Marta Ruiz-Bermejo, Pilar García-Armada, Eva Mateo-Martí, José L. de la Fuente, HCN-derived polymers from thermally induced polymerization of diaminomaleonitrile: A non-enzymatic peroxide sensor based on prebiotic chemistry, European Polymer Journal, Volume 162, 2022, 110897, https://doi.org/10.1016/j.eurpolymj.2021.110897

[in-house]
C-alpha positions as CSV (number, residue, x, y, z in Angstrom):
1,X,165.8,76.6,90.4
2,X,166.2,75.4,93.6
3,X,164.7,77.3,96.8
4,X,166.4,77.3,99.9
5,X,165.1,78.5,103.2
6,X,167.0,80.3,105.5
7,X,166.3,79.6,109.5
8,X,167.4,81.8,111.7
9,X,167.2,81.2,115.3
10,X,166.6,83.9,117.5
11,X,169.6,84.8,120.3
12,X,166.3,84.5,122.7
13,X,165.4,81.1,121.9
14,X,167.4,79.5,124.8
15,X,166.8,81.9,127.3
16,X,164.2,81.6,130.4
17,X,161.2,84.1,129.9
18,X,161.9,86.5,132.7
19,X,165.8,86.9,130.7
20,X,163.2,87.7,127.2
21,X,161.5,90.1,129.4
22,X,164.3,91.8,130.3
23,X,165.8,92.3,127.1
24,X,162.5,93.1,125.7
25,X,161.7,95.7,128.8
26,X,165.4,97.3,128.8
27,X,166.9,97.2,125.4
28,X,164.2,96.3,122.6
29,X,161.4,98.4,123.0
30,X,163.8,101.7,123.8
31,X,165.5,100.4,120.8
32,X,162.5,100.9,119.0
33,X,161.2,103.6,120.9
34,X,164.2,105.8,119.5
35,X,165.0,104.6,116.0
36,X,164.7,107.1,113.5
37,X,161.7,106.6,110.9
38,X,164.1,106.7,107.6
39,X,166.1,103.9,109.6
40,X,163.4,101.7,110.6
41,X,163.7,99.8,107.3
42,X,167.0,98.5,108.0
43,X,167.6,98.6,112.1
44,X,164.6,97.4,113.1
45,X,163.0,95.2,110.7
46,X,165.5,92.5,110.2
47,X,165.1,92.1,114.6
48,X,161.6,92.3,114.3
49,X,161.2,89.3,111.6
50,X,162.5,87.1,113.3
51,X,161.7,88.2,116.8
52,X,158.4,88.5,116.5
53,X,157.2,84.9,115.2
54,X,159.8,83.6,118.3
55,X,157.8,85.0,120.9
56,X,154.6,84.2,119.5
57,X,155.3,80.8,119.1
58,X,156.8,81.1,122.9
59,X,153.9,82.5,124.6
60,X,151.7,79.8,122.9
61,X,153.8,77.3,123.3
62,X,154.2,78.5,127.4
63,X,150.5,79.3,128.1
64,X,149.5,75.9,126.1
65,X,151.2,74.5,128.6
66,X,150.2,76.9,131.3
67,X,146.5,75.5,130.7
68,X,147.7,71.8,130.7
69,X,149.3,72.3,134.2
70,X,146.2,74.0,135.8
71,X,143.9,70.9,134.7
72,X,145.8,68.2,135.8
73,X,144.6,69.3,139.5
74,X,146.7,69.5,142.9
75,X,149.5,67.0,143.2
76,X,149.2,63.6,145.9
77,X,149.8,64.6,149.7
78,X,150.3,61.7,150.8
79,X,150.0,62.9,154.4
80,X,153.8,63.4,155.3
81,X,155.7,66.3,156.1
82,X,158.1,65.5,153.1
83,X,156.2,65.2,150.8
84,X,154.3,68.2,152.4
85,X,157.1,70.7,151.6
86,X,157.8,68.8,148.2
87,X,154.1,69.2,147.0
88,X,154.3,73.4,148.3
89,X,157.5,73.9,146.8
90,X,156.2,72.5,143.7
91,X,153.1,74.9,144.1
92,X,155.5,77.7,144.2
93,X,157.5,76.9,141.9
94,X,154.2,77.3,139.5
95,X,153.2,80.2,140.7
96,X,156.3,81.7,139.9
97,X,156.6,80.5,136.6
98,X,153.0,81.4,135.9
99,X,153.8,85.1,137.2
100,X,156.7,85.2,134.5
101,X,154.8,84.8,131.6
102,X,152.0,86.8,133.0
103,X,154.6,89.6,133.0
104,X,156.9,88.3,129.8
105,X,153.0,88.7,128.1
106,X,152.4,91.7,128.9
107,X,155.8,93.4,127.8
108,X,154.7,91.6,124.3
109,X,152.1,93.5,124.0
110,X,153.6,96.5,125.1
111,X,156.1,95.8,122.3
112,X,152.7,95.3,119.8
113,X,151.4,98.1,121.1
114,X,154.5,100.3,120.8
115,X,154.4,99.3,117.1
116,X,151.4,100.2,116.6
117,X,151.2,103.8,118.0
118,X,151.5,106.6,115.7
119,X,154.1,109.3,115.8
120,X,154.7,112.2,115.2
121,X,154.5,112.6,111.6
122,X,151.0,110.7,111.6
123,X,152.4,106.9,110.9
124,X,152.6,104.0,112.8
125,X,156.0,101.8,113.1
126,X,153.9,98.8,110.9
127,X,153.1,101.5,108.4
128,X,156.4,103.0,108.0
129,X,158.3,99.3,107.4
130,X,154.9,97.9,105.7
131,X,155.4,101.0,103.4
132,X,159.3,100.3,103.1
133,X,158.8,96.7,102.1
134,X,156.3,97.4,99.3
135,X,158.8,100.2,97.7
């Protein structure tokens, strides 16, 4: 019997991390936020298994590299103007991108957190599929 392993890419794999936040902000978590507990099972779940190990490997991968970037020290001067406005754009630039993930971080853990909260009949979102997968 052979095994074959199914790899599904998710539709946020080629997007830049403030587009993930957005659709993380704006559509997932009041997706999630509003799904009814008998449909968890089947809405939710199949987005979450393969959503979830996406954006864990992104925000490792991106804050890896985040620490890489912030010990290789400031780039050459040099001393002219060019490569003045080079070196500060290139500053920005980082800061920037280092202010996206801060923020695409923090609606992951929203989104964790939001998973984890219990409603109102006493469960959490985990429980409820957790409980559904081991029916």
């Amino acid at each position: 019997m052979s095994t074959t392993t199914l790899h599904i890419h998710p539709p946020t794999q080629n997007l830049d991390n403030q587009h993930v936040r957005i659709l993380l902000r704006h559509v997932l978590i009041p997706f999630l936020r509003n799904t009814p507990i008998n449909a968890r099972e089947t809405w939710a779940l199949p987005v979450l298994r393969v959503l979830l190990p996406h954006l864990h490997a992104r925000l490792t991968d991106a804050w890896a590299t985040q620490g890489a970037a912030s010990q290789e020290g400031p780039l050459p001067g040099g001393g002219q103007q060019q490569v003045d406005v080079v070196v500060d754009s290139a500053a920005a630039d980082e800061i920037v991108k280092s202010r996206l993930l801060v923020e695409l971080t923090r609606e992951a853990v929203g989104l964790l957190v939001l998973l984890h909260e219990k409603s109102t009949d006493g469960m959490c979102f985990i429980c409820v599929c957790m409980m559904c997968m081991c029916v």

HCN-derived polymers have recently attracted considerable attention due to their promising applications as multifunctional materials. This study, inspired by plausible early Earth geochemical conditions, describes a strategy to synthesize them from the self-initiated thermal bulk polymerization of the HCN tetramer, diaminomaleonitrile (DAMN), with outstanding sensing properties. These conjugated polymers were obtained through noncatalysed and simple isothermal reactions at 170 °C in the solid-state, and experiments at 190 °C permitted polymerization in the melt. Both processes are highly efficient, allowing quantitative yields of the end products. The conductivity properties of both polymers have been explored to show their high potential, especially DAMN polymers synthesized in melt, as nonenzymatic peroxide sensors. To better understand the differences found between the two series, structural characterisation was carried out using compositional data, Fourier transform infrared (FTIR), nuclear magnetic resonance (NMR) and X-ray photoelectron (XPS) spectroscopies, and X-ray diffraction (XRD) measurements. The interpretation of the structural data suggests that a two-dimensional (2-D) macrostructure based on N-heterocyclics is predominant regardless of the state of monomer aggregation during the course of polymerization, but preferably formed in the melt. The morphological and thermal stability properties of the polymers based on DAMN were also evaluated. Finally, the most likely mechanisms based on the dehydrocyanation and deamination reactions that take place during the polymerization reaction are proposed. This study demonstrates the robust and straightforward character of these thermally activated polymerizations, which are of interest to chemical evolution research and to current materials and surface science.